Twin planets orbit distant star together
Astronomers have discovered two neighboring planets - one a bigger version of Earth - orbiting closer to each other than any planets discovered before.
The team, from the University of Washington and Harvard University, used data from NASA's Kepler space telescope, which measures dips in the brightness of more than 150,000 stars, to search for transiting planets.
Kepler-36b is a rocky world measuring 1.5 times the radius and 4.5 times the mass of Earth, while Kepler-36c is a Neptune-sized giant composed of liquid or gas.
The two planets orbit a star that's slightly hotter and about two billion years older than our sun, 1,200 light-years away. Kepler-36b orbits every 13.8 days, and Kepler-36c every 16.2 days.
Since Kepler-36c is much larger than the moon, it makes for a spectacular view from its neighbor.
At their closest, the two planets come within about 1.2 million miles of each other - only five times the Earth-moon distance and about 20 times closer to one another than any two planets in our solar system. But the timing of their orbits means they'll never collide.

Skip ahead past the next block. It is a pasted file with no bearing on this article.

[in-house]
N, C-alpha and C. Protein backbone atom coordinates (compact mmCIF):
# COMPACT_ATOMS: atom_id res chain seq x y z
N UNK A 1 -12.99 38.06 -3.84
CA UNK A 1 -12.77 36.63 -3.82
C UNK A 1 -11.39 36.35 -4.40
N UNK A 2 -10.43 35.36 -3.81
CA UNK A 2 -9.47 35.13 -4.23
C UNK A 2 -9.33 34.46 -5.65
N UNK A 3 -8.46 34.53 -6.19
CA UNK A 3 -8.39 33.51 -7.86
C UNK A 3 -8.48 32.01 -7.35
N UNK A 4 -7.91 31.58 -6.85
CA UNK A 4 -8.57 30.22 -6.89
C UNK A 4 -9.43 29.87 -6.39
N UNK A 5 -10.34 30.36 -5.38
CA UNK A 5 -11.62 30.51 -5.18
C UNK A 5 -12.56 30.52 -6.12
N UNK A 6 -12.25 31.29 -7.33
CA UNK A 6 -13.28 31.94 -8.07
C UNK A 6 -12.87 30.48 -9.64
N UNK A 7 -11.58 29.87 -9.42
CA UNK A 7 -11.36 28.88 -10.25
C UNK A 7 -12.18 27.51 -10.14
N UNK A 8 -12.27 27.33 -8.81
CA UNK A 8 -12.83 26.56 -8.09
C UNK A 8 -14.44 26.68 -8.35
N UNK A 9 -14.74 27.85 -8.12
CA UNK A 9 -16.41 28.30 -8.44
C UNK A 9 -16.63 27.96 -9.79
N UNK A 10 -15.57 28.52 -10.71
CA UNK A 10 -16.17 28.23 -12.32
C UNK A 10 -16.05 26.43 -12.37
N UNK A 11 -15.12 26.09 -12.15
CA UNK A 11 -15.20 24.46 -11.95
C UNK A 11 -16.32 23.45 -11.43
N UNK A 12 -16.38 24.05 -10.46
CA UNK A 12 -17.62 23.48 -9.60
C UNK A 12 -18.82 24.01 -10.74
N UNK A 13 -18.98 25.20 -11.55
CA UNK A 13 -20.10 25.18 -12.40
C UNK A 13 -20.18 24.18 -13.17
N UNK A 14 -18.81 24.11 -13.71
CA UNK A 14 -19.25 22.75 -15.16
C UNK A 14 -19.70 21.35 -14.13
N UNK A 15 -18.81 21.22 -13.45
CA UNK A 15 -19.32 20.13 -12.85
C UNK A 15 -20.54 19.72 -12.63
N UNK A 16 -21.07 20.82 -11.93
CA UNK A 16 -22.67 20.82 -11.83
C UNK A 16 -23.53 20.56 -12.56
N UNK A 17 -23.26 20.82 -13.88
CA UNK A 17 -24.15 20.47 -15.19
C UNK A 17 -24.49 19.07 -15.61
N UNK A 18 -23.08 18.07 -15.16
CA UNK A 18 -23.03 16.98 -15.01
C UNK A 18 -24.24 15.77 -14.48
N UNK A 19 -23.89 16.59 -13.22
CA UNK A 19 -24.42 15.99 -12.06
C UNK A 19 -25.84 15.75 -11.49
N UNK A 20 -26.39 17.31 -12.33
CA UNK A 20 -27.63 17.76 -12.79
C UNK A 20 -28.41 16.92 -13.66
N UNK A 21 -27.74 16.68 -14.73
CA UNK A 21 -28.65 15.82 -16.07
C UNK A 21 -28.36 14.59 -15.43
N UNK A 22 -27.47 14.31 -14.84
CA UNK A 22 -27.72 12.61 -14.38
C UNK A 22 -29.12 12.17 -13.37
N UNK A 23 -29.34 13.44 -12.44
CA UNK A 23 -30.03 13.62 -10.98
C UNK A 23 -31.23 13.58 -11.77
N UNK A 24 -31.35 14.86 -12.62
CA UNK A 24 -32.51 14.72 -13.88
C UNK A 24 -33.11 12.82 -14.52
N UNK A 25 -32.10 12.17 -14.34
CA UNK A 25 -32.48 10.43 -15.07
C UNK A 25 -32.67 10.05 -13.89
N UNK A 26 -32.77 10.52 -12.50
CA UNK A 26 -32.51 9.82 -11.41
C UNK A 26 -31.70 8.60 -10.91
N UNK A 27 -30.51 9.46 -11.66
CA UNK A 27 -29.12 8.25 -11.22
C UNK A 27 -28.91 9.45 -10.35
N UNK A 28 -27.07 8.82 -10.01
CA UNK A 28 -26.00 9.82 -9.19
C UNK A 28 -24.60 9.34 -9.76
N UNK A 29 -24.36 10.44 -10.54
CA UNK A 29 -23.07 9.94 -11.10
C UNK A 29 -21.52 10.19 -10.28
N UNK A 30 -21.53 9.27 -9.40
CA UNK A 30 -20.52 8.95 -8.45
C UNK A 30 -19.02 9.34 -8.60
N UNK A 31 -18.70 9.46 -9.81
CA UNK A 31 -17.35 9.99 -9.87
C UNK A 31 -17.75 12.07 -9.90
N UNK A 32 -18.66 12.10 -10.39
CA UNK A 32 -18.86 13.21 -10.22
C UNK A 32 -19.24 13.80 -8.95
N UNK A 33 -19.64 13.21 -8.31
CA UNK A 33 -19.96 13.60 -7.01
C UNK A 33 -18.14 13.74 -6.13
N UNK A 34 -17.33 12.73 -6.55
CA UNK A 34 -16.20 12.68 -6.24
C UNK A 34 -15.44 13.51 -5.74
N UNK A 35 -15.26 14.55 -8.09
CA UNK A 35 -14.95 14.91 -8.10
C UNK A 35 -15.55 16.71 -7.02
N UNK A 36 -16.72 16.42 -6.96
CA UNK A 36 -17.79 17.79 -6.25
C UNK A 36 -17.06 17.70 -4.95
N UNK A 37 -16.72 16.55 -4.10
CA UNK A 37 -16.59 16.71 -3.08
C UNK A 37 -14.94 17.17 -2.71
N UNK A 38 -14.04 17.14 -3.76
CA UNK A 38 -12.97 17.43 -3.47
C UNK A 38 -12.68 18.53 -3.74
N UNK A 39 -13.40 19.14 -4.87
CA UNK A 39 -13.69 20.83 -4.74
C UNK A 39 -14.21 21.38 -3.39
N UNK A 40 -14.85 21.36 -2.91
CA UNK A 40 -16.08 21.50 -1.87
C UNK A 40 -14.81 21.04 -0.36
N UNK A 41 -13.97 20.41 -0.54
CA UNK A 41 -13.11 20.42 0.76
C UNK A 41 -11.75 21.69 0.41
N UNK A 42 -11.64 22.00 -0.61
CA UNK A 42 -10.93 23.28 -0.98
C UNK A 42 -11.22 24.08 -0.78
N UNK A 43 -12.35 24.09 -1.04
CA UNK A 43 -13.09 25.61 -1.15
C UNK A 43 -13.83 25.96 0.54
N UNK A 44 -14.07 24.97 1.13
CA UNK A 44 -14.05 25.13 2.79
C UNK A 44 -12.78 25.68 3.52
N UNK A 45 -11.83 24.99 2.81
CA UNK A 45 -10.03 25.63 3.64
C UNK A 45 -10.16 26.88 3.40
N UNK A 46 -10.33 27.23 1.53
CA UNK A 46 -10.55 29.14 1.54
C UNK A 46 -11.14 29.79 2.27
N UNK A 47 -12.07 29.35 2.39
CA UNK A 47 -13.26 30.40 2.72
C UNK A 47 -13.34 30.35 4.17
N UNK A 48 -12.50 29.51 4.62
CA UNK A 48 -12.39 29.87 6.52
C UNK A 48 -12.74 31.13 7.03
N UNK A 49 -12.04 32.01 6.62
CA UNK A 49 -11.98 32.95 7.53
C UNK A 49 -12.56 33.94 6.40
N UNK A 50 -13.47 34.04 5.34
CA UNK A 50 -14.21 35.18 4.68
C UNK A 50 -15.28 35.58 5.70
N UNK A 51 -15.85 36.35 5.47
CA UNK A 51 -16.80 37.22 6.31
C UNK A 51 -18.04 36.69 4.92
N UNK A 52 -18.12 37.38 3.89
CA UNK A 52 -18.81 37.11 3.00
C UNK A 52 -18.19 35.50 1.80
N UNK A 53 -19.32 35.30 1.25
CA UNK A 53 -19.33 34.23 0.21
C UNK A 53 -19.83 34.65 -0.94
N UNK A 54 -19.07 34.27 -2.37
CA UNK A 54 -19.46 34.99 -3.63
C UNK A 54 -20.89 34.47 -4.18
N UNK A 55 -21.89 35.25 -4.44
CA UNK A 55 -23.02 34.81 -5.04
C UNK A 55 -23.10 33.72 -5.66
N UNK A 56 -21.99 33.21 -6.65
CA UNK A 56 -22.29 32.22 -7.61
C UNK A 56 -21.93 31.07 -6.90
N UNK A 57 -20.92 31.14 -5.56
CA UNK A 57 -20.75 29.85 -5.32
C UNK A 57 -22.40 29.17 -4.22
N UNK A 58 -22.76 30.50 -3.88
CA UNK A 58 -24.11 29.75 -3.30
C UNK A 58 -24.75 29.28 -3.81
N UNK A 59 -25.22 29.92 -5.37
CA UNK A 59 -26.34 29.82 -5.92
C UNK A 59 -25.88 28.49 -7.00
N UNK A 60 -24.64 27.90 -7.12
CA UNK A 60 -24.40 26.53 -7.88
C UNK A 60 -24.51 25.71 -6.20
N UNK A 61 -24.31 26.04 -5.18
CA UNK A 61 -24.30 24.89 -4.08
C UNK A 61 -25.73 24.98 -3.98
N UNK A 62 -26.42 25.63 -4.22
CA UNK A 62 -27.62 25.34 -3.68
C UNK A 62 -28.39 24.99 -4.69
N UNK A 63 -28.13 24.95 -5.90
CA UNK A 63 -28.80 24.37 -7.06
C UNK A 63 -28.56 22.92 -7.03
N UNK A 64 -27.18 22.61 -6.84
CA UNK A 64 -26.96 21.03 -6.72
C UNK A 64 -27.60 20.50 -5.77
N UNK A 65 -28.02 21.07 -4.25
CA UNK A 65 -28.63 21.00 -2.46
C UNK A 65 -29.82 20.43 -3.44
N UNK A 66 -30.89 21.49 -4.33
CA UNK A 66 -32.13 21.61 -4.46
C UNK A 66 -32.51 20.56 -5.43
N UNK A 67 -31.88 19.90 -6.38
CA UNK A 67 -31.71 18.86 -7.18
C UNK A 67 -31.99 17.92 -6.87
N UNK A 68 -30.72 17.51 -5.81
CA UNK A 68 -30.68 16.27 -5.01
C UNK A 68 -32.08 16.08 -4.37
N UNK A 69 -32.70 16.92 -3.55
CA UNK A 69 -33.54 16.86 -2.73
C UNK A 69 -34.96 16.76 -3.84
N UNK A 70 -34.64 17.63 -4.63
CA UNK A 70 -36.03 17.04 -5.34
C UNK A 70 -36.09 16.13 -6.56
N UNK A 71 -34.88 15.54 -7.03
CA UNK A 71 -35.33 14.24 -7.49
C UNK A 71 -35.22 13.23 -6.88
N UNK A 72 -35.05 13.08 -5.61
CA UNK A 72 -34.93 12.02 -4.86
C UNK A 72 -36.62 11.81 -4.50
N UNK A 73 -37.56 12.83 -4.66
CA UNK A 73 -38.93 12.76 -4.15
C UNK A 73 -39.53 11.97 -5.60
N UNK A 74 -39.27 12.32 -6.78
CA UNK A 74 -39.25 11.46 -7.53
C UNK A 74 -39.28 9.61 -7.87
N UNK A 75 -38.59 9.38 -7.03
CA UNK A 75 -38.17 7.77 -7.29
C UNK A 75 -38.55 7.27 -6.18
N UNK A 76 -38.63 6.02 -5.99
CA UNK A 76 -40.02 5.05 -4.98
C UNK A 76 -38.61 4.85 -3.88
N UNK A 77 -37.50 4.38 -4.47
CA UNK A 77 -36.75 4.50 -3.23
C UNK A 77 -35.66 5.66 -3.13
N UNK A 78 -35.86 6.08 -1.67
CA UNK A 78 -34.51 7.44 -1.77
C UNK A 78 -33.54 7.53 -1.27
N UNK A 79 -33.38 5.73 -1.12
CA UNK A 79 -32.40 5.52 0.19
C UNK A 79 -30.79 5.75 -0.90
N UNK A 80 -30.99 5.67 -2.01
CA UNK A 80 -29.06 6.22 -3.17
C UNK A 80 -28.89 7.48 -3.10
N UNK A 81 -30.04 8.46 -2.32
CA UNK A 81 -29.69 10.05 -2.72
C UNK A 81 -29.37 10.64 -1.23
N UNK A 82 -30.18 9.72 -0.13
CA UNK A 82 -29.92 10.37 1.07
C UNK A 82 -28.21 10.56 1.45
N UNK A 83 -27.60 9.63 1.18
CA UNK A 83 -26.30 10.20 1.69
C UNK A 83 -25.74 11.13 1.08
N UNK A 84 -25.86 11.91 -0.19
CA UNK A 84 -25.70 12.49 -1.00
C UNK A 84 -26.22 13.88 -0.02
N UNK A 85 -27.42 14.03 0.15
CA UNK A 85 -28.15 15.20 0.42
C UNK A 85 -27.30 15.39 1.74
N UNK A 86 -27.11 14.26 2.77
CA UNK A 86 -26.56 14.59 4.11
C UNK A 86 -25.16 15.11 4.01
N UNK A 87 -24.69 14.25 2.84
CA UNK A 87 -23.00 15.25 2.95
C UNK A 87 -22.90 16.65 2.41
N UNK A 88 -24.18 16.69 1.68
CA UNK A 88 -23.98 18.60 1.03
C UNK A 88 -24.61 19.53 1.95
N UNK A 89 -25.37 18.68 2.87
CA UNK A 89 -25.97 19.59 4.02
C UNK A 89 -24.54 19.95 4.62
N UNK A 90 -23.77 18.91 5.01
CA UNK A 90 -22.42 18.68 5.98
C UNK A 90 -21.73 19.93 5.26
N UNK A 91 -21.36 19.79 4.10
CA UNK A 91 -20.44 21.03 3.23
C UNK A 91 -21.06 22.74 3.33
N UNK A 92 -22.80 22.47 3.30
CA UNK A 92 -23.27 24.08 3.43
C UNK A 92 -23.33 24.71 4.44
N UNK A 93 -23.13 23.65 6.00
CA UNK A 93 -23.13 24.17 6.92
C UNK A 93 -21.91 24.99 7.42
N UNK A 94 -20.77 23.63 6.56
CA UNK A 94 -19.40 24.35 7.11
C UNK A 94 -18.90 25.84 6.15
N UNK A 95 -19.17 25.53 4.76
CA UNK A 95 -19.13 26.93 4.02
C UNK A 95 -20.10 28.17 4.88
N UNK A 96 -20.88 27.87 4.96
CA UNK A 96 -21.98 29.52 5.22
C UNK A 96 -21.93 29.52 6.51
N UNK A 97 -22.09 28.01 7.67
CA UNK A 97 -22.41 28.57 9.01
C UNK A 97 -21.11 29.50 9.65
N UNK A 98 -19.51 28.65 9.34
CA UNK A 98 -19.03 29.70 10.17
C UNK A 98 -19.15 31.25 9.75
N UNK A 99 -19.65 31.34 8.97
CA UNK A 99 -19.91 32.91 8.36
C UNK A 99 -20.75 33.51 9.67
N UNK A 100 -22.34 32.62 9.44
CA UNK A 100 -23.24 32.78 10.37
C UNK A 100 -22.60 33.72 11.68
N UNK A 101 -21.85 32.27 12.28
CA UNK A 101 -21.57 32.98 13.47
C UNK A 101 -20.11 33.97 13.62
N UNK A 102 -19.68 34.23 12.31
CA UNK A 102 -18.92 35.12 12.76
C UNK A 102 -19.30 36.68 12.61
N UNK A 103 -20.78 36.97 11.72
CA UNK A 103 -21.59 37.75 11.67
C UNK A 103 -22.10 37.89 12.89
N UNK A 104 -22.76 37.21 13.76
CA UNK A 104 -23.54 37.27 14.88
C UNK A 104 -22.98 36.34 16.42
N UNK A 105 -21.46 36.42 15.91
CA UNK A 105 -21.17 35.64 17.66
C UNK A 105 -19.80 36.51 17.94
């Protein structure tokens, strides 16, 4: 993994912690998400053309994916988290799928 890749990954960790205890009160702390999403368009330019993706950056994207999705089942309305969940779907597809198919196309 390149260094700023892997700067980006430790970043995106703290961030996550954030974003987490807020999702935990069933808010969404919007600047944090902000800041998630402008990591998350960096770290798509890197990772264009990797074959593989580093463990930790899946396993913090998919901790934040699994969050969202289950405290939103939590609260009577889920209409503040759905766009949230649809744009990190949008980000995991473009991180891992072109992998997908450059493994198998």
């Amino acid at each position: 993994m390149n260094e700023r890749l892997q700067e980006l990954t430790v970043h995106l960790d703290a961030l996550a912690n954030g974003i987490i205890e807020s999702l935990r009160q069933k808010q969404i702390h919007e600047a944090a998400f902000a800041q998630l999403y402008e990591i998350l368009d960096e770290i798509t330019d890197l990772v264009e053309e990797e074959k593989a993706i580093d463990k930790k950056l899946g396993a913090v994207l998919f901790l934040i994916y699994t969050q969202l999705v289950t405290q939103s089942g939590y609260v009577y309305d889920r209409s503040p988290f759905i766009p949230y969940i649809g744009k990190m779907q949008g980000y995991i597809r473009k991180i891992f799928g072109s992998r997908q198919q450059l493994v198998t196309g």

"These are the closest two planets to one another that have ever been found," says UW astronomy professor Eric Agol. "The bigger planet is pushing the smaller planet around more, so the smaller planet was harder to find."
The fact that the two planets are so close to each other and exhibit specific orbital patterns has made it possible to make fairly precise estimates of each planet's characteristics, based on their gravitational effects on each other and the resulting variations in the orbits.
The team believes the smaller planet is 30 percent iron, less than one percent atmospheric hydrogen and helium and probably no more than 15 percent water. The larger planet, on the other hand, likely has a rocky core surrounded by a substantial amount of atmospheric hydrogen and helium.
The planets' densities differ by a factor of eight but their orbits differ by only 10 percent - making the differences in composition difficult to explain using current models of planet formation. Within our solar system, rocky planets reside close to the sun, with the gas giants much more distant.
Although Kepler-36 is the first planetary system found to experience such close encounters, it won't be the last.
"We're wondering how many more like this are out there," says Agol.